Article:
The first half of Lucero’s lengthy dissertation is a careful examination of how the discourses surrounding race in Cuba actually functioned, especially among Cuban Creole political elites, in the political context during and after the last war of independence. In Chapter 1, Lucero traces the Cuban insurgents’ response to the Spanish tactic of portraying the 1895 Cuban insurrection as a racialized one in order to delegitimize it and keep white Cubans loyal to the Spanish colony. Cuban insurgents, needing to unite people among racial and socioeconomic spectrums, abandoned the discourse of race, and instead used gendered critiques of the colonial system. They challenged the virtue and honor of Spaniards, especially in their treatment of pacificos (non-combatants) and women, and contrasted it with their own protection of the same populations. Separatists also portrayed the Spanish as cowardly and unmanly, since they outnumbered the insurgency in numbers of fighters and in quantities of provisions.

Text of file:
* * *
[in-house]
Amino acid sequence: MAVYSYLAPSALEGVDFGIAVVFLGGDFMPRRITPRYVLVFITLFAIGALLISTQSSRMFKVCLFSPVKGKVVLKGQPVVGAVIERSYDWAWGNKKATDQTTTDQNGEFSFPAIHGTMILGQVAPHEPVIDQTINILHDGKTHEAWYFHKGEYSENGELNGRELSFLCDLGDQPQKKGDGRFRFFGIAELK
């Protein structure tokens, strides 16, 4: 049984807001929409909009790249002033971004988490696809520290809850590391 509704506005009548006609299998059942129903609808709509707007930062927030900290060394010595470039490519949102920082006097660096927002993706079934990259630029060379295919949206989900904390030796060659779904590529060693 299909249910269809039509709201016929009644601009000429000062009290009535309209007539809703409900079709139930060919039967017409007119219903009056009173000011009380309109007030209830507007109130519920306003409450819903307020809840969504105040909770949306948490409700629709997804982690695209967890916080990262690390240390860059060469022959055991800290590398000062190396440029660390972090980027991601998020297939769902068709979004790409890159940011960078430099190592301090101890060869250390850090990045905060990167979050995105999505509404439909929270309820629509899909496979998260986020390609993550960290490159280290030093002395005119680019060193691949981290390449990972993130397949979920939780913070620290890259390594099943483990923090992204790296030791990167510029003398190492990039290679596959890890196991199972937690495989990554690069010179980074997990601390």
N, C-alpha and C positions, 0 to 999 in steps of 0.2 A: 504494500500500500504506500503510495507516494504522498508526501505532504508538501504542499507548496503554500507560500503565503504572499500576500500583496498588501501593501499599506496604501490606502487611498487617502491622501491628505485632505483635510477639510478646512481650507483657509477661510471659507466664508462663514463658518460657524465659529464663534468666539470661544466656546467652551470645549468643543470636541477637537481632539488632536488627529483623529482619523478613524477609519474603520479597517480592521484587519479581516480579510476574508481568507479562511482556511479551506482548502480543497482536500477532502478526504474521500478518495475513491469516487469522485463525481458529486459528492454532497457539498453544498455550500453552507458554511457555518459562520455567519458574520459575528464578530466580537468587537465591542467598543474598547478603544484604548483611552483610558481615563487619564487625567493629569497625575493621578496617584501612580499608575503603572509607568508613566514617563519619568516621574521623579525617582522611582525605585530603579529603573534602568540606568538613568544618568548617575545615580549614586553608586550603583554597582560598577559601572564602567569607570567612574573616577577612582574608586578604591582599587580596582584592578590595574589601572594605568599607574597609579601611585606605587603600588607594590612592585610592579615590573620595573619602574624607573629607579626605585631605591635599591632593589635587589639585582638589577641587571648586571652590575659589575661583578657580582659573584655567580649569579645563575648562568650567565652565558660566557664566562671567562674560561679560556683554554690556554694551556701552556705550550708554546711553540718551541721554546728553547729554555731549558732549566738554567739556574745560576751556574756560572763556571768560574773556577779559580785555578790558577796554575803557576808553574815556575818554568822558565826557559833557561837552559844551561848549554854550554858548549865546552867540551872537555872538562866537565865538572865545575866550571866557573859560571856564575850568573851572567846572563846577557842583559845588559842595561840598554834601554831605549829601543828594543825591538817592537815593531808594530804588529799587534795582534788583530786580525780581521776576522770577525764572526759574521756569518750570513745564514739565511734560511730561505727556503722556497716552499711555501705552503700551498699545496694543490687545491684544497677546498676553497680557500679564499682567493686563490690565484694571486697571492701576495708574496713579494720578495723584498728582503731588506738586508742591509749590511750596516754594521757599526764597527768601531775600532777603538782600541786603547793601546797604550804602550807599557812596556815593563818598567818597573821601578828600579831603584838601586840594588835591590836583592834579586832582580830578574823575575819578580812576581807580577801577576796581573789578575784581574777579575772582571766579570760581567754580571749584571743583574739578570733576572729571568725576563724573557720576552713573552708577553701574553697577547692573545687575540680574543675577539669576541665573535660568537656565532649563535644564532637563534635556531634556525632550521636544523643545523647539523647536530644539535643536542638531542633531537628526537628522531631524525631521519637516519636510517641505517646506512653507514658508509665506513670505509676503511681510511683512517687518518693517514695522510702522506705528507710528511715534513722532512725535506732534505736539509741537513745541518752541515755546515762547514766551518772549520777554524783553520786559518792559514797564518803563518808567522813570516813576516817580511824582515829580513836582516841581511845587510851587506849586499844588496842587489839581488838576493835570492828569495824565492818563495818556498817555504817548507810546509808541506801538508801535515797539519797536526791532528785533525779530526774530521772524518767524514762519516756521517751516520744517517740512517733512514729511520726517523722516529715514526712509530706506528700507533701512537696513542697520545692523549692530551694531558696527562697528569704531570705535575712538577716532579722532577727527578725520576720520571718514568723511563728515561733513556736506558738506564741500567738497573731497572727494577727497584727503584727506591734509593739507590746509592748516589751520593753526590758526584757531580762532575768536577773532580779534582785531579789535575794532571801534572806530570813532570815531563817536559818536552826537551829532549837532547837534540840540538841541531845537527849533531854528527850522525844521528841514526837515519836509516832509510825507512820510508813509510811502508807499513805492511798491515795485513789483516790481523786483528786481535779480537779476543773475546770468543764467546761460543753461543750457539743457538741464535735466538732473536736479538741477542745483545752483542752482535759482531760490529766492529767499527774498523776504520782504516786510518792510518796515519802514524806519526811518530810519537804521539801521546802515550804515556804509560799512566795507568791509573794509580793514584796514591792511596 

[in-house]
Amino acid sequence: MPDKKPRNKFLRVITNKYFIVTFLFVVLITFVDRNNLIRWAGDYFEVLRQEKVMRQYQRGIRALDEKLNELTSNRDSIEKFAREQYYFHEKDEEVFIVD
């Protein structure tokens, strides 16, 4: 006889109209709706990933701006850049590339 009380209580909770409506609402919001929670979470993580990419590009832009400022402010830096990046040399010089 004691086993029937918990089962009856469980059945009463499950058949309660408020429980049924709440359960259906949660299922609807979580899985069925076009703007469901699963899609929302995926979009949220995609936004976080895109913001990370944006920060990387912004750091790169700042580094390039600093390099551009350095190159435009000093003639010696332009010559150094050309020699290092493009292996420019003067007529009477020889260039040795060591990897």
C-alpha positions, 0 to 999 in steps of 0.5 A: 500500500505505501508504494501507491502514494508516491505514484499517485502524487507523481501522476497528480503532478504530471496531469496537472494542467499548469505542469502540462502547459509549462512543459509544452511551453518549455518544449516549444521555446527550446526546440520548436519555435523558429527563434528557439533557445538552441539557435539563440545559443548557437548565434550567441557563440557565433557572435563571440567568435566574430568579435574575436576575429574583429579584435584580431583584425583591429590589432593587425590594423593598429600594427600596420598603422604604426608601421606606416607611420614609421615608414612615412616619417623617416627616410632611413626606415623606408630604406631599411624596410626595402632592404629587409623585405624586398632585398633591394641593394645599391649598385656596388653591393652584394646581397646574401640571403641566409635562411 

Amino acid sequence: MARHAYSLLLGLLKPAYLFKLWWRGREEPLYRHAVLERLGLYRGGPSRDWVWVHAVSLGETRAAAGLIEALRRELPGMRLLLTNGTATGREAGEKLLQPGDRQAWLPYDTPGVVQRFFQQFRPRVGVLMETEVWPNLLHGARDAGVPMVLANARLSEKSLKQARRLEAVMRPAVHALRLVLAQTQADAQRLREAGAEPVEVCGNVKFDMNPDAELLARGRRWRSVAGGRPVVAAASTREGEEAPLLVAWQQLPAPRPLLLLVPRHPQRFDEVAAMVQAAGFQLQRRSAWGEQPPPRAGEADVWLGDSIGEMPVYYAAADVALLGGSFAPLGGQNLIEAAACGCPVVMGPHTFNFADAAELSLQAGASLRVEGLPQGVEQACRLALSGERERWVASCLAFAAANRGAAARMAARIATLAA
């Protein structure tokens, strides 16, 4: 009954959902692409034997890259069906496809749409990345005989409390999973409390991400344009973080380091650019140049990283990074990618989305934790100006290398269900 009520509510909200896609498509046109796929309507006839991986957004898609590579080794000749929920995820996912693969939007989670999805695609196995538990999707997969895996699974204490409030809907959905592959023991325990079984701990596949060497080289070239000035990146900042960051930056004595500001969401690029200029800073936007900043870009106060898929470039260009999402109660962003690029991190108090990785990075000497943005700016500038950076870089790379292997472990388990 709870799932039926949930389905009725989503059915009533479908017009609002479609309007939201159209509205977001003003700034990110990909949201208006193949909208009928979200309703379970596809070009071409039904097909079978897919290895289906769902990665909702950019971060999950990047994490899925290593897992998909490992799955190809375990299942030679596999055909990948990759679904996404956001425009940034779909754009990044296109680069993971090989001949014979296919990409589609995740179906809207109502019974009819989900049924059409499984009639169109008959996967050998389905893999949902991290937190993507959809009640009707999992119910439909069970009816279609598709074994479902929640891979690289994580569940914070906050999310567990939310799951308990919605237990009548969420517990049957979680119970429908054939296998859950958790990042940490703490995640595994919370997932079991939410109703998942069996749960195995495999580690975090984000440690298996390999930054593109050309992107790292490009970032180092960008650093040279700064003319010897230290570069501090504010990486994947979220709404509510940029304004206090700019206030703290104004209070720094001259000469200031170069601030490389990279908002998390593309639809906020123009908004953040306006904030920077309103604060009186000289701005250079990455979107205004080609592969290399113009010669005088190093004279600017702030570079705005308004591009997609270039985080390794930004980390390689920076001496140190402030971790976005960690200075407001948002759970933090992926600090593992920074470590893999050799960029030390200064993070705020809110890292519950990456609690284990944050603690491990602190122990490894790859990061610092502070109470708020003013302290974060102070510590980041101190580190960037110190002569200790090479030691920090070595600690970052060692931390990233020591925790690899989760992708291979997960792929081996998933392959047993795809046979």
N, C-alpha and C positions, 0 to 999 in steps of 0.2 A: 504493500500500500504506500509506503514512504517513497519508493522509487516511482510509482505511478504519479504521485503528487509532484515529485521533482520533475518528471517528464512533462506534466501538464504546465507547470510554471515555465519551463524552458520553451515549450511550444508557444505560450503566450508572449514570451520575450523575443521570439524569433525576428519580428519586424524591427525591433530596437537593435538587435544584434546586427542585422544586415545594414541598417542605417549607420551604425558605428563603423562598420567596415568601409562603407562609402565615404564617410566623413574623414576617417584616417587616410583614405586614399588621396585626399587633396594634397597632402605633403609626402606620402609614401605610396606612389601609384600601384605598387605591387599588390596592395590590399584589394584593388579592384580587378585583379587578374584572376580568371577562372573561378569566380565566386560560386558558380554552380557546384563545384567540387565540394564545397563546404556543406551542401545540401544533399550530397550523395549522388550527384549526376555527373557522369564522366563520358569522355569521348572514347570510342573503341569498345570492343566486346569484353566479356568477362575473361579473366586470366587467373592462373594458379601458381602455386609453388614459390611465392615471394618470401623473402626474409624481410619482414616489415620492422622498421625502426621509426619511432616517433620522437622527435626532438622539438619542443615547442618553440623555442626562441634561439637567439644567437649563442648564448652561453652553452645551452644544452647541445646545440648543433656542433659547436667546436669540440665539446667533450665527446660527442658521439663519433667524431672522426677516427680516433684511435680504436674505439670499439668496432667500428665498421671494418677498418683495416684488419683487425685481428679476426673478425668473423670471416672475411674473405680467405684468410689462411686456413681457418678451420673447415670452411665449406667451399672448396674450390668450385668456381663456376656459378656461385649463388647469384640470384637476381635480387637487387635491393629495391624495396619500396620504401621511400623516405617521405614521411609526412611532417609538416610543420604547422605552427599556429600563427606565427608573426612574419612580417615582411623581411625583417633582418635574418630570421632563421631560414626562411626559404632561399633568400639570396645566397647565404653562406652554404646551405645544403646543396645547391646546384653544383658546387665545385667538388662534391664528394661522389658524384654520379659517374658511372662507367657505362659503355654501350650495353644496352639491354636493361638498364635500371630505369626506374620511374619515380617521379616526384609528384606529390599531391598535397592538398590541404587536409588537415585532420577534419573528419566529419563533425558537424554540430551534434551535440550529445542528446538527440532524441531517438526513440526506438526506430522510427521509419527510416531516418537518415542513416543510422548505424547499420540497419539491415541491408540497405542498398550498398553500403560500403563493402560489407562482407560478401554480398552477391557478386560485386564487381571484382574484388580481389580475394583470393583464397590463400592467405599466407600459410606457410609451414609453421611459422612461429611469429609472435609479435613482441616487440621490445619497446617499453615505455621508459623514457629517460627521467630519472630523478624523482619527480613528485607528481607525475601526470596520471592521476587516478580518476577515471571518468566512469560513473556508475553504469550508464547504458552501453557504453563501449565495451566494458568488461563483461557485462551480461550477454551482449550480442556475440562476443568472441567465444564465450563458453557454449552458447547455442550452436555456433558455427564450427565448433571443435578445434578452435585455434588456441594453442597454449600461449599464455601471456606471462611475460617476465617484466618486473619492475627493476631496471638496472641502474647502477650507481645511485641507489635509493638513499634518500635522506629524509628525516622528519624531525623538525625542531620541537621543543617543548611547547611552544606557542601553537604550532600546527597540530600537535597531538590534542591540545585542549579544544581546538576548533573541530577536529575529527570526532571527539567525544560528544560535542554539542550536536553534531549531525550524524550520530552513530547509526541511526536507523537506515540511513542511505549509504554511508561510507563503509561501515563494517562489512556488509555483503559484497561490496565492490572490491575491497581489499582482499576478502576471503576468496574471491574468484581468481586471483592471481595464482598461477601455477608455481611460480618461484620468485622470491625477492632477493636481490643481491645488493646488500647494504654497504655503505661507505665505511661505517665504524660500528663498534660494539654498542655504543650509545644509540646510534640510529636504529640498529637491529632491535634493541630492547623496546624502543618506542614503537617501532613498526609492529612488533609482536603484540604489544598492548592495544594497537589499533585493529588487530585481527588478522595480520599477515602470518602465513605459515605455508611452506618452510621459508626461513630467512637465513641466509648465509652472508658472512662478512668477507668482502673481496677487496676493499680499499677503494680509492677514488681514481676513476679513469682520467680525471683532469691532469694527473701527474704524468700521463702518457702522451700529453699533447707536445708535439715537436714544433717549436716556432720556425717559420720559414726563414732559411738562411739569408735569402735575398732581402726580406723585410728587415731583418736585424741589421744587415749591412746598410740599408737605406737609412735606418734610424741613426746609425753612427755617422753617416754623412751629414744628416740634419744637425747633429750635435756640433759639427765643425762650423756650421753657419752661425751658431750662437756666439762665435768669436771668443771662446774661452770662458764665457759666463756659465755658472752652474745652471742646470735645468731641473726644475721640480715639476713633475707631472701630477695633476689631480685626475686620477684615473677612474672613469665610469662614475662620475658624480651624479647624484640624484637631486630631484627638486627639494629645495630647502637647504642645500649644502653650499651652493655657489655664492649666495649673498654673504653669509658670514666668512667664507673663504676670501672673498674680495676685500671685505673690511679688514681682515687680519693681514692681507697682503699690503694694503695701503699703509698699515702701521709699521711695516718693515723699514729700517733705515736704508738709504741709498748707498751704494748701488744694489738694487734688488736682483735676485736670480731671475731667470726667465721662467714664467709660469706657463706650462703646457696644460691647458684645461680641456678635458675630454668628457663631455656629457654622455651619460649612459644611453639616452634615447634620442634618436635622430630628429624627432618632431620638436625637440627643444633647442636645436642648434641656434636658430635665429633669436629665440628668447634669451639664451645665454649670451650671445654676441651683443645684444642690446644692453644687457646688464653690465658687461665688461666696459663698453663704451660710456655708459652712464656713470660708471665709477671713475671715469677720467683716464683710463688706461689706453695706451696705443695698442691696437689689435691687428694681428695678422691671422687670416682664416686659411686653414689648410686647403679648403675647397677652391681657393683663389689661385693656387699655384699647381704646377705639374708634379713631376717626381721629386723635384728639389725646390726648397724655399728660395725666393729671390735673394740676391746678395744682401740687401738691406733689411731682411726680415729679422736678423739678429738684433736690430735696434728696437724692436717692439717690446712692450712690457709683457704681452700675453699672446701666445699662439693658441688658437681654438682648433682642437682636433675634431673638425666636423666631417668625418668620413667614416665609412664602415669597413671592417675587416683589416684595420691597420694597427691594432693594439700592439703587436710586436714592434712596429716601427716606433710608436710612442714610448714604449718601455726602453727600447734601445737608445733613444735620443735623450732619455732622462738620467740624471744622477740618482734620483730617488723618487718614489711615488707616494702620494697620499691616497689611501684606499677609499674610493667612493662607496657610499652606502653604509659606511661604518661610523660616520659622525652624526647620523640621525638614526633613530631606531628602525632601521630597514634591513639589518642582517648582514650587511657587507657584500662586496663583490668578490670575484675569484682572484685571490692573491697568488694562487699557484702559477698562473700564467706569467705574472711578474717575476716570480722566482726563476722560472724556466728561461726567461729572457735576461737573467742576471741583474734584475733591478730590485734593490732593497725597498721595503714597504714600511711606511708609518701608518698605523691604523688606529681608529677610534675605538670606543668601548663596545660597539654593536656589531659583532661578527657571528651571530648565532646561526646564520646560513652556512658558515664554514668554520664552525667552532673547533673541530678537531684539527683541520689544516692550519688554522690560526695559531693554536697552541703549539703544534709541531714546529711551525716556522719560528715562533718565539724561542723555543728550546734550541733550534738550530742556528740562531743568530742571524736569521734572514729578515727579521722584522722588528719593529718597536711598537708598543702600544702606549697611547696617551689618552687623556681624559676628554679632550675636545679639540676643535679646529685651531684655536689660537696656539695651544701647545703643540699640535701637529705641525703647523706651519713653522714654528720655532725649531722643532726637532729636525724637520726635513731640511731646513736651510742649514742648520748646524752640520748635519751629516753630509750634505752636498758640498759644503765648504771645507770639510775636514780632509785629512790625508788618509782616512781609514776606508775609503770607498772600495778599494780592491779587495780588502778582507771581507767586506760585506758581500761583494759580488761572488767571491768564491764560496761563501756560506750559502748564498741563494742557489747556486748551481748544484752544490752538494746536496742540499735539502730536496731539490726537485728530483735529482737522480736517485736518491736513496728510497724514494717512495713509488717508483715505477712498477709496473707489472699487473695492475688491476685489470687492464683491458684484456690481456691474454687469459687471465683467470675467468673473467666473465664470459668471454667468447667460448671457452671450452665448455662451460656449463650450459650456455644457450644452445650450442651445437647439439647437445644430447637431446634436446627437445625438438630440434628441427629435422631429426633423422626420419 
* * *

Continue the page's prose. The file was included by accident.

In Chapter 2, Lucero identifies the years of 1897-1898 as a major turning point in the discourses of race and masculinity. By focusing on Cienfuegos, Lucero reveals how racial tensions were mapped onto regional conflicts, and how both were distilled through the language of masculinity. In late 1896 and 1897, a series of defeats of the Cuban army was blamed on white chiefs in the Central provinces. Pointing out that the central provinces, where sugar was king, had less of a black revolutionary tradition and a stricter racial hierarchy than the eastern provinces, Lucero argues that white central chiefs, uncomfortable with the new racial inclusivity embodied by the black officers from the east and the black small landowners and former slaves who joined in Cienfuegos, and looking to pass on the criticism of their own military performance to others, blamed black officers for the poor military performance by calling their masculine honor into question. In this way, the white chiefs used masculinity to reinforce a racial hierarchy that had been challenged by black participation in the insurgency. Lucero productively uses court-martial records, particularly that of Quintín Bandera, to identify a social fragmentation of the army based on racial tensions and exacerbated by regional antagonisms. The courts-martial focused on sexual mores, but castigated blacks more than whites for the same behavior. Lucero argues that this double standard reveals the endurance of a racial order that had been discursively replaced by one of masculine values. The double standard of masculine honor legitimized racial exclusion without ever explicitly mentioning race.